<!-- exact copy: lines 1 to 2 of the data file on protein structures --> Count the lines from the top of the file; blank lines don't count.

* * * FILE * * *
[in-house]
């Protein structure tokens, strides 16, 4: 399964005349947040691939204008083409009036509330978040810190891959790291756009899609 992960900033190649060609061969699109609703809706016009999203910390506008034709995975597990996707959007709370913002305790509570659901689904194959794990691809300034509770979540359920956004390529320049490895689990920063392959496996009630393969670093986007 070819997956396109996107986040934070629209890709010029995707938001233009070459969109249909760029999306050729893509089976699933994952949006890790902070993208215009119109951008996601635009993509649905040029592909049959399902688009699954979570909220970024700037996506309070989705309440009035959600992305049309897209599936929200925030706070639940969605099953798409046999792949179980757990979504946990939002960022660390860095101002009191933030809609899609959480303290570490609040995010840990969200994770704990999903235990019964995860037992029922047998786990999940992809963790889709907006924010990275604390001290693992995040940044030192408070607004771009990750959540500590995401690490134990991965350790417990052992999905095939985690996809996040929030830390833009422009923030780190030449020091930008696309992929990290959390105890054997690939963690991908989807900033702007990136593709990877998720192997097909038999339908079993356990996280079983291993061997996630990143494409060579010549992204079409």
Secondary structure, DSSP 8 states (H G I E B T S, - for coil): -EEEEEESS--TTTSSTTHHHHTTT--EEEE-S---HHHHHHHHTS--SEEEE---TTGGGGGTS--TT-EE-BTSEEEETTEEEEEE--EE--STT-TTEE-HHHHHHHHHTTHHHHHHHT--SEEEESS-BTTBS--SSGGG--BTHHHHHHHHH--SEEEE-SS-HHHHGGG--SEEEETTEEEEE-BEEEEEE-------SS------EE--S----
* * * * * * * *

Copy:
[in-house]
């Protein structure tokens, strides 16, 4: 399964005349947040691939204008083409009036509330978040810190891959790291756009899609 992960900033190649060609061969699109609703809706016009999203910390506008034709995975597990996707959007709370913002305790509570659901689904194959794990691809300034509770979540359920956004390529320049490895689990920063392959496996009630393969670093986007 070819997956396109996107986040934070629209890709010029995707938001233009070459969109249909760029999306050729893509089976699933994952949006890790902070993208215009119109951008996601635009993509649905040029592909049959399902688009699954979570909220970024700037996506309070989705309440009035959600992305049309897209599936929200925030706070639940969605099953798409046999792949179980757990979504946990939002960022660390860095101002009191933030809609899609959480303290570490609040995010840990969200994770704990999903235990019964995860037992029922047998786990999940992809963790889709907006924010990275604390001290693992995040940044030192408070607004771009990750959540500590995401690490134990991965350790417990052992999905095939985690996809996040929030830390833009422009923030780190030449020091930008696309992929990290959390105890054997690939963690991908989807900033702007990136593709990877998720192997097909038999339908079993356990996280079983291993061997996630990143494409060579010549992204079409």